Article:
2) Rim Drive : http://www.yachtforums.com/forums/te...ropellers.html

    Supplementing this single main engine would be a single DC diesel/electric power unit to provide for:
    1) Ships electrical requirements
    2) Slow speed operation by electric (wing) motor belted to main prop shaft
    3) Maneuvering thrusters as required depending upon azimuth capabilities of main prop.

    The entire ship would be powered by only two engines, basically sized to provide:
    1) Full main diesel power, unimpeded by interceding diesel/electric conversion
    2) Slow speed operation and ship’s systems via the smaller diesel/electric unit
    3) ‘Twin power’ emergency backup as either engine can run all gear
    This configuration more ideally meets the latest thinking for the new diesel/electric DC technologies onboard smaller vessels. Alternatively, two identical diesel/electric plants might be sized such that in combination they would supply the max power required of the vessel, and half power for lesser times.

    Only two engines and no conventional sailing rig should make this a more affordable vessel, both in construction, in maintenance, and in operation. However the SkySail kite arrangement will probably more than offset the conventional sailing rig in cost. Possibly a less expensive alternative to this ‘brand name’, with less computerization could be found (no integrated weather/navigation features, etc). Light-weight construction would be desirable but not necessary. Third world hull construction materials are a possibility.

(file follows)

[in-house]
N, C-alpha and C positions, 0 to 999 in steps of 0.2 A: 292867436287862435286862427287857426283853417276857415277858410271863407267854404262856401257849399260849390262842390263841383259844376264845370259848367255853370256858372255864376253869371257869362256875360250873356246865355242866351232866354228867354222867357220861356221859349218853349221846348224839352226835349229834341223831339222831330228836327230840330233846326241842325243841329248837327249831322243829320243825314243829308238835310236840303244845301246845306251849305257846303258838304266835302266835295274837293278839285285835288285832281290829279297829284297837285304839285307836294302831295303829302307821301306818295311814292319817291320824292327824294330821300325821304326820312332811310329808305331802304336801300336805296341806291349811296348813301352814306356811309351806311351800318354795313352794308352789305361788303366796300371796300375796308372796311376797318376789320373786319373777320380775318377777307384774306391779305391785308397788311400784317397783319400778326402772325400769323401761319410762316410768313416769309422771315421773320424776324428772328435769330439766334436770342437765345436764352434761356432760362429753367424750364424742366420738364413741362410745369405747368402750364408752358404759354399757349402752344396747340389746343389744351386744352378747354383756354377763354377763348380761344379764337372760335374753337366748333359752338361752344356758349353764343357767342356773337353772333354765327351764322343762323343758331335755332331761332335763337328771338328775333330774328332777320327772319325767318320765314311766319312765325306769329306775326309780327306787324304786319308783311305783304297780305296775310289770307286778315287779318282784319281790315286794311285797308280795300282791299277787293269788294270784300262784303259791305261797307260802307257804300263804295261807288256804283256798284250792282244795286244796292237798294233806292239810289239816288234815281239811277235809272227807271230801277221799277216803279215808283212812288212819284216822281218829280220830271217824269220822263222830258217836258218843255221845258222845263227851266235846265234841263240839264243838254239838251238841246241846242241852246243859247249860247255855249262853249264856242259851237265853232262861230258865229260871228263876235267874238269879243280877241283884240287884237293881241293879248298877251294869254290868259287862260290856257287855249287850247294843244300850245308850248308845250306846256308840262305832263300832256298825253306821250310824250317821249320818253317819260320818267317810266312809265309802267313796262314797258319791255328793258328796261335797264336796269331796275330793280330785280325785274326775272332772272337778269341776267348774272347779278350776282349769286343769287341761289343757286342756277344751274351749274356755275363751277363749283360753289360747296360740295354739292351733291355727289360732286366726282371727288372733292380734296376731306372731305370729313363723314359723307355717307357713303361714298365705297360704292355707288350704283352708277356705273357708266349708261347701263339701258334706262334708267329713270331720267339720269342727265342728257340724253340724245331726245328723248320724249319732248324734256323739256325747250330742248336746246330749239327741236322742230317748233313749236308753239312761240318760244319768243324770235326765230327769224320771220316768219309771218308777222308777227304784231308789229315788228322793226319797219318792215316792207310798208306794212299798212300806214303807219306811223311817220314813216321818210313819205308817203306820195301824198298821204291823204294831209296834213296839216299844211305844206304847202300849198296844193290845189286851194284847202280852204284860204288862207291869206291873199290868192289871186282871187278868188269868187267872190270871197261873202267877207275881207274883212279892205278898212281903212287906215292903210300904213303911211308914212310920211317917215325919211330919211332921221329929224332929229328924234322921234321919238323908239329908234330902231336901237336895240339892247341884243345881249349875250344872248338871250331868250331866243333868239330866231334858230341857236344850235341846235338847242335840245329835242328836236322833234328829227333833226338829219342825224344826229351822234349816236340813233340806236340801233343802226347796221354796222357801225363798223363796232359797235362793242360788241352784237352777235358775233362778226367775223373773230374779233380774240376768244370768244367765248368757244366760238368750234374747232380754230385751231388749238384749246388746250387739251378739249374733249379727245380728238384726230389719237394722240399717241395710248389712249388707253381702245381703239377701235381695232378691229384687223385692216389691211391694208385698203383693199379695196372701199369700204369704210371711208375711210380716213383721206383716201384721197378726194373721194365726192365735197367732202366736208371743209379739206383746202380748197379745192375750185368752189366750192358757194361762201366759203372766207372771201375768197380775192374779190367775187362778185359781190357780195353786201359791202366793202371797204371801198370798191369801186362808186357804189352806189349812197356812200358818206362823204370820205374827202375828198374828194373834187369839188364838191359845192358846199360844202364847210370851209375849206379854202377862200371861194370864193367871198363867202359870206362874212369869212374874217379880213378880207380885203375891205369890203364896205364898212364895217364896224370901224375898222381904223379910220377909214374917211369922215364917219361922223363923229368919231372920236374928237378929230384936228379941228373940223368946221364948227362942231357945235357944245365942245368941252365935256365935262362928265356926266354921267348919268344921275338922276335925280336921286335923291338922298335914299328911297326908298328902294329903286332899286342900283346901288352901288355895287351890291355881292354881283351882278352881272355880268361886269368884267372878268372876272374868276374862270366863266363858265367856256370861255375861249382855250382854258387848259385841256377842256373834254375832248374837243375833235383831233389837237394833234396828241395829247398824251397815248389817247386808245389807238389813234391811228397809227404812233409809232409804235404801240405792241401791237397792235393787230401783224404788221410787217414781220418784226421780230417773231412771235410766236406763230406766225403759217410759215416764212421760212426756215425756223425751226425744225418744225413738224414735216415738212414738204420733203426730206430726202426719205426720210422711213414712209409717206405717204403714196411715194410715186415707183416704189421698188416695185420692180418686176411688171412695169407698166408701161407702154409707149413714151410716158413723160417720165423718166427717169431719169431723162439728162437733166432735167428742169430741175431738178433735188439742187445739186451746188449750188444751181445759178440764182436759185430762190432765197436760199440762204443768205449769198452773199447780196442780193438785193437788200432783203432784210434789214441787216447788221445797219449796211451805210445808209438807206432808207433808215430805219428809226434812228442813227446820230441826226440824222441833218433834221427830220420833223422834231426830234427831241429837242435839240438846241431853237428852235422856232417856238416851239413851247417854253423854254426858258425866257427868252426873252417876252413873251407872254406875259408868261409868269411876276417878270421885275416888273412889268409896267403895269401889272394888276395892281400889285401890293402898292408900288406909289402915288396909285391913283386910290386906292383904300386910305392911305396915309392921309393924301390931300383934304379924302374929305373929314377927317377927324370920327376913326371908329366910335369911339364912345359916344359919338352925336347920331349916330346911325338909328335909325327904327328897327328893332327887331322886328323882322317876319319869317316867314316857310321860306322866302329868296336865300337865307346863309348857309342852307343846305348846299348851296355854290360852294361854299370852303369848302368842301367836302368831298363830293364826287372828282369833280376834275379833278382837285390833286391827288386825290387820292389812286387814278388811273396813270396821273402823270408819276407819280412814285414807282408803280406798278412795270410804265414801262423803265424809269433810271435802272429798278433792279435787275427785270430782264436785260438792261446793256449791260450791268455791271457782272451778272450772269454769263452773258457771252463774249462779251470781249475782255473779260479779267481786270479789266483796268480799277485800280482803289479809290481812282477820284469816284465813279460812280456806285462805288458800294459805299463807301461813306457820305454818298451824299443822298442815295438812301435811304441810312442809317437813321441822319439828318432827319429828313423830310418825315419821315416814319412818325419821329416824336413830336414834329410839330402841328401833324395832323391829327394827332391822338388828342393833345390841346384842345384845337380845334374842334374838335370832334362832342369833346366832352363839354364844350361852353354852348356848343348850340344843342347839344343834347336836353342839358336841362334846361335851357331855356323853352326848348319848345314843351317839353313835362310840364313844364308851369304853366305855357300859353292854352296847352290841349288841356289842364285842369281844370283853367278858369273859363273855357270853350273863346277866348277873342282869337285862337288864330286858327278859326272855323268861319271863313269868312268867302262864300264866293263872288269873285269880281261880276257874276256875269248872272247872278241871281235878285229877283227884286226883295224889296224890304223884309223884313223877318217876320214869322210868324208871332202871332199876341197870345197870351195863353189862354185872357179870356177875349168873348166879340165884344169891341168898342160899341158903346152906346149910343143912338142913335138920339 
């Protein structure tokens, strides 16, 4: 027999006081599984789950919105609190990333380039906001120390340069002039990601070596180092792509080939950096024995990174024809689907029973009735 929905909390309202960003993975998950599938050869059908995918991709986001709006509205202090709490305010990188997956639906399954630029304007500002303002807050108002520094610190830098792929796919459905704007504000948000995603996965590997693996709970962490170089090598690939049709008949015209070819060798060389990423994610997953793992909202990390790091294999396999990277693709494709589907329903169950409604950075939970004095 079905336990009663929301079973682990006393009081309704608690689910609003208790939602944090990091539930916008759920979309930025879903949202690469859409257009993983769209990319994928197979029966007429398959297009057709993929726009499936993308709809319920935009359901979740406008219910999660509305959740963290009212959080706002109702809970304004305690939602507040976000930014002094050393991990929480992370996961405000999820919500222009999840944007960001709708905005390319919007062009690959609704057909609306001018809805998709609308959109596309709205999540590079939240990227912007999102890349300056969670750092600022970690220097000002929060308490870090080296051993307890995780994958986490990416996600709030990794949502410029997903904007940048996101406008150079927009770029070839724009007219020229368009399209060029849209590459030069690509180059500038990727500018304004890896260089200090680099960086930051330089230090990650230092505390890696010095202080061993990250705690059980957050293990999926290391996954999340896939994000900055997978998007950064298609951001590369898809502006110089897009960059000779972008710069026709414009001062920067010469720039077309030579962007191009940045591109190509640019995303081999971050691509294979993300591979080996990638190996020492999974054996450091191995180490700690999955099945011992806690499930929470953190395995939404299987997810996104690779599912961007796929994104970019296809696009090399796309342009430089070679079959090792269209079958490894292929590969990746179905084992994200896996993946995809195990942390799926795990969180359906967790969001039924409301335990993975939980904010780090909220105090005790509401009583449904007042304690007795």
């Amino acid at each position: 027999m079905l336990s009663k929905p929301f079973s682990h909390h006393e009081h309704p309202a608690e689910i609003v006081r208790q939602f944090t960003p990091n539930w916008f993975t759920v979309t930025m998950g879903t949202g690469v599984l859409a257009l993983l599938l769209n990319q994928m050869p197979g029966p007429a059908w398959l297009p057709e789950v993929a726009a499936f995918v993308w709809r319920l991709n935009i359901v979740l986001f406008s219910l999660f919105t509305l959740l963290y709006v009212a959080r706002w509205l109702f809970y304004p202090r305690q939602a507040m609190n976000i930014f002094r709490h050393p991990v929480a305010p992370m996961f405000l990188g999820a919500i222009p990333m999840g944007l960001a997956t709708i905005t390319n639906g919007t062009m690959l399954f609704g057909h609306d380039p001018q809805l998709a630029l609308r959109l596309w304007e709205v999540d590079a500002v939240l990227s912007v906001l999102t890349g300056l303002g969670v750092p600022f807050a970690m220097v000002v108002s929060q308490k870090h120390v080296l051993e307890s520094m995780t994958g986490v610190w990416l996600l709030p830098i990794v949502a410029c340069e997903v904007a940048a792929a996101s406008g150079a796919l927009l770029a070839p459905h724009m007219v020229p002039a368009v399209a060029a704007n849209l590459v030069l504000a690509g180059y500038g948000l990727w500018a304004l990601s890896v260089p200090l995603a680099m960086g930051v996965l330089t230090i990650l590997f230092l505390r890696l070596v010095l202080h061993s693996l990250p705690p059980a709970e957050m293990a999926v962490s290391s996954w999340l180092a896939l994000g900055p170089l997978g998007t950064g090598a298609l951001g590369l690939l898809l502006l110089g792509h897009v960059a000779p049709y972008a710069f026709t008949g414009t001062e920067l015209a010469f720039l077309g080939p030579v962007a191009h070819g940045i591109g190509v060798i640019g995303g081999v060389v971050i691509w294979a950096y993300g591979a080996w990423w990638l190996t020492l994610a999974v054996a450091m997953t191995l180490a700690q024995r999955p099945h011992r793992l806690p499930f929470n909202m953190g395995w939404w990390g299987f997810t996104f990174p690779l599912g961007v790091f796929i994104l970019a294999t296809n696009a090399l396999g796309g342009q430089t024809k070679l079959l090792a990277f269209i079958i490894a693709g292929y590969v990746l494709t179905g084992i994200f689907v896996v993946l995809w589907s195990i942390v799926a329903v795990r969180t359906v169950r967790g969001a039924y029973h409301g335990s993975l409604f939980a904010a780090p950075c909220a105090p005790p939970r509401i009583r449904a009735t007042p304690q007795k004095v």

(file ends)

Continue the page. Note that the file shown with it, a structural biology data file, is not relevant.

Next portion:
I’ll call it a KiteSail Motorsailer for now.


    This is doable now, and maybe in affordable epoxy saturated wood. And it would have a resale value when you want to upgrade...everyone does eventually.
     
  13. Becaris
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    Becaris Junior Member

    The problem with that yacht concept it is just too radical for me. Even though I'm interested in as 'green' a boat as possible, I'm also looking to go with more tried technologies. There are already electric motor powered cats, and several biplane rigs. I'm just looking to combine these two existing designs into one and add some of the better battery storage coming from the hybrid car boom. Finally, make use of the biplane rig with unstayed masts to add a flybridge and pilot house control area. Nothing on my concept is that radical. Right now I think it is only about 30% of the way there, I'll be trying to reduce the size some, make it lighter and more streamlined. Add a few small innovations, etc. Nothing too radical.
     
  14. brian eiland
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    brian eiland Senior Member

    I assume you are speaking of the Eco-Tri rather that the Kite-Assisted vessel??
     

  15. Becaris
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    Becaris Junior Member

    Yes, sorry, I was talking about the Eco-Tri. As for the Kite-Assisted vessel, the problem there is that it is primarily a motoryacht, while I'm seeking primarily a sailing yacht. That vessel is also just way to large for what I need. Even my current concept is too large.

    I'm currently scaling her back to about a 16 or 17 meter version. I want the vessel to make an ocean passage without ever having to fire up diesel engines and be crewed by only two to three people. When she is under power I'd like it to be electric motors running off batteries and solar power (with a diesel genset in reserve for emergencies).

    I'll post pictures of the new size concept soon.